Szpilman’s music and Kazimierz Winkler’s lyrics had painted a sunny picture of Warsaw under reconstruction in the early 1950s.  Such songs were intended to encourage Poles to look to a bright socialist future under the ‘benign’ gaze of Poland’s eastern neighbour, the USSR, and its leader, Comrade Józef Stalin.  The following year, Stalin died and the later 50s were witness to upheavals in East Germany, Poland and, bloodiest of all, Hungary.  Even the Soviet Union changed somewhat.

Creative artists felt that there were now possibilities for greater freedom (this varied wildly from country to country behind the ‘Iron Curtain’) as well as for criticism and satire of the authorities and their dogmas about the ‘bright future’. One of these artists was the Polish painter, Bronisław Wojciech Linke (1906-62).  Towards the end of his life, 50 years ago, he created his masterpiece, Autobus (1959-61).

Polish buses were still crowded and rickety in the early 1970s, but I never encountered one quite like this.  Linke’s pessimistic, dehumanised vision may seem nightmarish to us, but to its contemporary viewers its metaphors were all too real.  They knew these characters, these distortions, this life.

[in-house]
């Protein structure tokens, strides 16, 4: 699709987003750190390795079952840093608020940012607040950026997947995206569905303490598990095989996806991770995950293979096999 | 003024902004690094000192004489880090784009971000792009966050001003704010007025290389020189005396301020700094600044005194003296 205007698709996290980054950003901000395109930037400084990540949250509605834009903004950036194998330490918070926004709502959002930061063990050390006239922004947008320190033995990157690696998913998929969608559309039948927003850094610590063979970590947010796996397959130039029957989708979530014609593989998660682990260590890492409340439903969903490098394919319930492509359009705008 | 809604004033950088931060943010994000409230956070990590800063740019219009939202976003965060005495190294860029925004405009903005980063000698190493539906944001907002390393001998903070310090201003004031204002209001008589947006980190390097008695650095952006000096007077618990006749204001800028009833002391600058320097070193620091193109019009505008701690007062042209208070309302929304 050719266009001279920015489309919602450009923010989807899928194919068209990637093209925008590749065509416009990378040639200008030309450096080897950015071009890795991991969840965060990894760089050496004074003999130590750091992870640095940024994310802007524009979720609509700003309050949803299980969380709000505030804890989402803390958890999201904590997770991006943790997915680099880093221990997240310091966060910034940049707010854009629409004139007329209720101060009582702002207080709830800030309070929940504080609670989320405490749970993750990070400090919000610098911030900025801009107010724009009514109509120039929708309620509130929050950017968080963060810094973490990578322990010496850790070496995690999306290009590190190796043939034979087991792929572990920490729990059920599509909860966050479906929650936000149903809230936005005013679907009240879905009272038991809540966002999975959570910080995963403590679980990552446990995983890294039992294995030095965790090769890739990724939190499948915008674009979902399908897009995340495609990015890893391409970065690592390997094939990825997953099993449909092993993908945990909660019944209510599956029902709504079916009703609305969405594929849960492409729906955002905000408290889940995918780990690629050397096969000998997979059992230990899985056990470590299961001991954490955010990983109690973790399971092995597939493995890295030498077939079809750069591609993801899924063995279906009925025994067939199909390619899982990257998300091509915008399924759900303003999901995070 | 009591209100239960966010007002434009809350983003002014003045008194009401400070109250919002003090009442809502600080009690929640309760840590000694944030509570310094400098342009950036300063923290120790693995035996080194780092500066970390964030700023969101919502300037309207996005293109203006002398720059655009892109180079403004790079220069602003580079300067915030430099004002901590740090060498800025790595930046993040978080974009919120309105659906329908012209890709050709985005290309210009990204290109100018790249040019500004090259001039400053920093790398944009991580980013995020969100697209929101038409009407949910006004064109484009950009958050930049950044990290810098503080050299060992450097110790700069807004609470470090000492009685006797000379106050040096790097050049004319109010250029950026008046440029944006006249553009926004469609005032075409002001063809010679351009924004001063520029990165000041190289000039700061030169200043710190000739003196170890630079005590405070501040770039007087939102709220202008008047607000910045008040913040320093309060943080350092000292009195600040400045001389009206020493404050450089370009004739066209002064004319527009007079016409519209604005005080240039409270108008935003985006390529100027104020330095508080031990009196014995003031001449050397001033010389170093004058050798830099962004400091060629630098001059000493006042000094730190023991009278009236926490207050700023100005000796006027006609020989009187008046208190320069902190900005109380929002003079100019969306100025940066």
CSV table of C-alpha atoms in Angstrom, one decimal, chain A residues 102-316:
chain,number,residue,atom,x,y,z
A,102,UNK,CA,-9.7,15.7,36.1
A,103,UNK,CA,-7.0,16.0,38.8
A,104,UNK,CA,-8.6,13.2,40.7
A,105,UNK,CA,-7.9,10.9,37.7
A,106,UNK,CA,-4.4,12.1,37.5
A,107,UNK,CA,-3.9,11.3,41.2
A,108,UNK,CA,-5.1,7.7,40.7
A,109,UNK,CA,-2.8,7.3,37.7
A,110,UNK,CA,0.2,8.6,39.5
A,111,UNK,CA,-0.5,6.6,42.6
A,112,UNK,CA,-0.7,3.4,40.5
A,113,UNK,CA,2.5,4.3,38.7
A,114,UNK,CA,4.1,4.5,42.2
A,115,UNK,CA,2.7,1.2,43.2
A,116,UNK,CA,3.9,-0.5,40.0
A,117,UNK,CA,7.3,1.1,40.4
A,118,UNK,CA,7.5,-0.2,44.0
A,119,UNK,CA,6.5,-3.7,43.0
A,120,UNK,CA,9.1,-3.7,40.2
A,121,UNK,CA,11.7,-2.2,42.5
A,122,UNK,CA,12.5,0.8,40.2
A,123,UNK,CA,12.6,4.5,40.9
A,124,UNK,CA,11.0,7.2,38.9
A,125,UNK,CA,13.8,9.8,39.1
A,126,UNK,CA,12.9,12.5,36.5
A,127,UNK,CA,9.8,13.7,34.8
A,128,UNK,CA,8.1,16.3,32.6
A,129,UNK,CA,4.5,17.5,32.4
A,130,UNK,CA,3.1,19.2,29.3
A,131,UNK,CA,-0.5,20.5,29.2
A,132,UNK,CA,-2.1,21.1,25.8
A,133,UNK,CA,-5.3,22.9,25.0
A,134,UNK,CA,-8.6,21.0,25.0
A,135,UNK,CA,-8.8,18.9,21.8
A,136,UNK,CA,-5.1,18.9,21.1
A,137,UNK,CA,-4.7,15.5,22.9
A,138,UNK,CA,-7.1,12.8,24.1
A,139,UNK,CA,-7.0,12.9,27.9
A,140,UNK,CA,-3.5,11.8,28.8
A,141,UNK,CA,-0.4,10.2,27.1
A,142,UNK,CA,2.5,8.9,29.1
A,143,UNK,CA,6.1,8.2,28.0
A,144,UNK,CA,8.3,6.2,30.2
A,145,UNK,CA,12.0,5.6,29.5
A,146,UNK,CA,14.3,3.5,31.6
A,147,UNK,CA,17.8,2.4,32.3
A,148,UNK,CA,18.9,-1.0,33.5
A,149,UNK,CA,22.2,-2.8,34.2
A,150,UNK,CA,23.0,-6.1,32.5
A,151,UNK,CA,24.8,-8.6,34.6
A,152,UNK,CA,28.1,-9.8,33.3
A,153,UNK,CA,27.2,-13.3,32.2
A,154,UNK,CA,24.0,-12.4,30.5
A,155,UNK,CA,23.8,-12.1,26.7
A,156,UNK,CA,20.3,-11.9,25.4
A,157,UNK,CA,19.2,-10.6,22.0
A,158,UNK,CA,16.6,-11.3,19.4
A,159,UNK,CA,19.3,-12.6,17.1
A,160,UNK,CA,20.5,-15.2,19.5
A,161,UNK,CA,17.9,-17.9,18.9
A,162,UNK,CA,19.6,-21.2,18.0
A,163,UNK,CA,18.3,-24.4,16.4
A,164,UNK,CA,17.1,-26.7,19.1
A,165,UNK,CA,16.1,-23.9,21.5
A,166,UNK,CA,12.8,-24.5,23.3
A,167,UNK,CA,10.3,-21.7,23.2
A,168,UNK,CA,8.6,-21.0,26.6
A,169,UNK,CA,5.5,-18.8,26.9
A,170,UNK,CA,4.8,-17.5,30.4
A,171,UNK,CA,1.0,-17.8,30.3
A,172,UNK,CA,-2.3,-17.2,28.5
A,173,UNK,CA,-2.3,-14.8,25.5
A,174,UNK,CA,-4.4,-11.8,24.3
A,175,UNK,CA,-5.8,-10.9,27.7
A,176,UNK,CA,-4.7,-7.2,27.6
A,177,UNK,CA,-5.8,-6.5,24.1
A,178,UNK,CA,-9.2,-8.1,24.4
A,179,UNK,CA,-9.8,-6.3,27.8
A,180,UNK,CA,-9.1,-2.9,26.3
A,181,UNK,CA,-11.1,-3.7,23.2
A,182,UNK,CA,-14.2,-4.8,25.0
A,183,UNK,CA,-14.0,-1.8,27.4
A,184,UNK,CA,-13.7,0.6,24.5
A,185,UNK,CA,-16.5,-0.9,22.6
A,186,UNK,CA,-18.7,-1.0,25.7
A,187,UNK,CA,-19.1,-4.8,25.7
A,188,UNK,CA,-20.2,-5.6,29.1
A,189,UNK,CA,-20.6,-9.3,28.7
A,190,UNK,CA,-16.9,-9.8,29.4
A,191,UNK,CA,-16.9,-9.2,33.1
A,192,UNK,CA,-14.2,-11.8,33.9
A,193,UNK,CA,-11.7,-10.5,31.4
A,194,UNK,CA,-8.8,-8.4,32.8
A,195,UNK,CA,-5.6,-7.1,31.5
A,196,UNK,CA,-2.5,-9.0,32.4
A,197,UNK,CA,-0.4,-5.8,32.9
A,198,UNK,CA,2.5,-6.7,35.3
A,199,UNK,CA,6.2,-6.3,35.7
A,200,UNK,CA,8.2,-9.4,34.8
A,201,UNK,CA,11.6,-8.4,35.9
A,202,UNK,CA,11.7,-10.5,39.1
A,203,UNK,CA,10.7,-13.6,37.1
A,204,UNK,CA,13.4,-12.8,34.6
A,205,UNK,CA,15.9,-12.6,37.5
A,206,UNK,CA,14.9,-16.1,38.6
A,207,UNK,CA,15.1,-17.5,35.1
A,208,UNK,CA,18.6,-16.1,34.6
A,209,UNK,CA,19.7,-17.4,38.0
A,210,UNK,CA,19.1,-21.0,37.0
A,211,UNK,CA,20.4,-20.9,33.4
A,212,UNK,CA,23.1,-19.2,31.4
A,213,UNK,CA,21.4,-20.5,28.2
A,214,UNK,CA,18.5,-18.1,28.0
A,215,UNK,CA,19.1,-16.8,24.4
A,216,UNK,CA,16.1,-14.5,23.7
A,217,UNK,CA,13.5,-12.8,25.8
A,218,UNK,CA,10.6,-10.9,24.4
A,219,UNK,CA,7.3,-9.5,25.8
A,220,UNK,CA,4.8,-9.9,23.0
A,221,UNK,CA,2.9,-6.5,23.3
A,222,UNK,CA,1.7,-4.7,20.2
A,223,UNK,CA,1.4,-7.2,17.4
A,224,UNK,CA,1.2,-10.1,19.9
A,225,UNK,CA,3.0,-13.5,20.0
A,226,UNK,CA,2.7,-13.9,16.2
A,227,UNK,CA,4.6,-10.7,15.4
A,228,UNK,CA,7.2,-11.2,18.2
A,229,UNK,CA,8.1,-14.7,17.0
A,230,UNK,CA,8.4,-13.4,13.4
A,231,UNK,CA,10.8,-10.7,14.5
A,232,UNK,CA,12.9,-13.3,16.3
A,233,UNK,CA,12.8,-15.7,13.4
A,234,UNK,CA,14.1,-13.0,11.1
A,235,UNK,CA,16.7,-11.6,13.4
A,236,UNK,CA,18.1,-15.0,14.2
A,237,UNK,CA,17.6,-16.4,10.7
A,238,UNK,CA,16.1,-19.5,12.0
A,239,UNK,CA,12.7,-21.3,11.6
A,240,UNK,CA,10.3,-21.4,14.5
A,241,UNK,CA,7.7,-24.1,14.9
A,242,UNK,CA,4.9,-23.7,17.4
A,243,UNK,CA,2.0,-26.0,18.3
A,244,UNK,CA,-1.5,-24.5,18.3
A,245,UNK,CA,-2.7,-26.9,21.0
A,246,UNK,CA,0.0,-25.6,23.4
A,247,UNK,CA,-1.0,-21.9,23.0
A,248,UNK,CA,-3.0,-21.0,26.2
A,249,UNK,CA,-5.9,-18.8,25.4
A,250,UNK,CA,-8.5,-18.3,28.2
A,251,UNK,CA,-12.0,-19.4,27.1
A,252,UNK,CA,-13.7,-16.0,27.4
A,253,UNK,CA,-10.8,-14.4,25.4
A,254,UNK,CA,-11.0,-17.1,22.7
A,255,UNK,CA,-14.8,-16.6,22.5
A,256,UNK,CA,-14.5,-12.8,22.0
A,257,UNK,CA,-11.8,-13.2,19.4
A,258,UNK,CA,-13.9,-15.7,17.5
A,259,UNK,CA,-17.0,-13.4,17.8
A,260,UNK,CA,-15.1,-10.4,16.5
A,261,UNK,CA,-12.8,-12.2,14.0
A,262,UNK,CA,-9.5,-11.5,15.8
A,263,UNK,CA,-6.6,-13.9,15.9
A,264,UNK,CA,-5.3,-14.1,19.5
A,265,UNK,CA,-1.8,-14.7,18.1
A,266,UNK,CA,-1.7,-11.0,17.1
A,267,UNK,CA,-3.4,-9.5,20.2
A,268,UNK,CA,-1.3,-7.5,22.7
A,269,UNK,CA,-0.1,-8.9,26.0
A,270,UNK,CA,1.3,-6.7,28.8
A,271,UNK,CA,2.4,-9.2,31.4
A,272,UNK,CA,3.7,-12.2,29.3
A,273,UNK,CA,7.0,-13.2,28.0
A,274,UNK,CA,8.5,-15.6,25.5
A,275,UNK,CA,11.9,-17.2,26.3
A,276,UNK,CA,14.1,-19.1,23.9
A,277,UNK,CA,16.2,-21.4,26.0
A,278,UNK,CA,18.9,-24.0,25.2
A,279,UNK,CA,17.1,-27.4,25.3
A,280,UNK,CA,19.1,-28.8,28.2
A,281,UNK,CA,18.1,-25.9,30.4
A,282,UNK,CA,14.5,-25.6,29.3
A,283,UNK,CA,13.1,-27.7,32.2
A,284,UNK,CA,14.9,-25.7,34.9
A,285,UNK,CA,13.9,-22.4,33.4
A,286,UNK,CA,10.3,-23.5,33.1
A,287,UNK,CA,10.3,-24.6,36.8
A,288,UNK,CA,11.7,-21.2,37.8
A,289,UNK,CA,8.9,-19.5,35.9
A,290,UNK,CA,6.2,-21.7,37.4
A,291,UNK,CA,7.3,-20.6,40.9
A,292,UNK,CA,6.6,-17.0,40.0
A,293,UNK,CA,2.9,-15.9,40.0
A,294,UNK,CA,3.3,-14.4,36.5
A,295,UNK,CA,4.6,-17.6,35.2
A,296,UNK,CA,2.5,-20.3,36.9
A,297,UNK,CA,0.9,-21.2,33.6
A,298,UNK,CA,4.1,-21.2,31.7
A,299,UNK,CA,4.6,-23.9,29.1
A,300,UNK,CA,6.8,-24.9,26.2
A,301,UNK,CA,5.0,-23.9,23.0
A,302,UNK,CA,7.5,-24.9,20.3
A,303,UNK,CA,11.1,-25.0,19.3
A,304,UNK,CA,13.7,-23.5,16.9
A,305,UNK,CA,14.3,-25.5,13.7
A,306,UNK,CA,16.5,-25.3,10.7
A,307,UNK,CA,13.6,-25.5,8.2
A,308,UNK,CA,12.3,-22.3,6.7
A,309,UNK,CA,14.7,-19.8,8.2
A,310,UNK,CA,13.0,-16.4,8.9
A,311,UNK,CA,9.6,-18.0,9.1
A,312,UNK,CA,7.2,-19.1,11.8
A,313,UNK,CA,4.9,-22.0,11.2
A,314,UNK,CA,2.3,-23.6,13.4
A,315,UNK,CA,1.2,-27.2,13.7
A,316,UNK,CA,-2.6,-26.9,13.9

Within this cut-away red bus are symbols of a broken and divided society. From left to right, they include:

• the Driver, a mannequin made of wood grasping a cobwebbed driving wheel
• the Jew, facing away
• the Polish Army Soldier, helmet in his hands, standing next to a figure with a giant lemon for a head
• the gormless Worker making a common and rude gesture
• the Cosmonaut
• the trendy (= scruffy) Young Man with his gloved girl and her silver handbag, sitting on a missile
• the greedy Priest, with coins for eyes
• a naked Young Girl on her naked mother’s lap
• the faceless (in fact, bodiless) Bureaucrat, sitting neatly on a pile of paper
• the lecherous Old Man with the naked doll
• the Drunk in his czapka krakuska (Kraków cap) and white overcoat, his body a giant bottle of spiritus
• the queuing Woman, clutching a large loaf and bags of shopping
• and, last but not least, Generalissimus Stalin himself, with a prison window for a heart.

Most of them have their eyes shut.  And among them are ghoulish faces, a newspaper that screams with raised arms and clenched fists, pierced by the passengers’ handrail, and a gigantic beetle.  I can’t claim to have picked up all the references (any further observations gratefully received!), but its imagery remains as powerful as it did for me in 1971.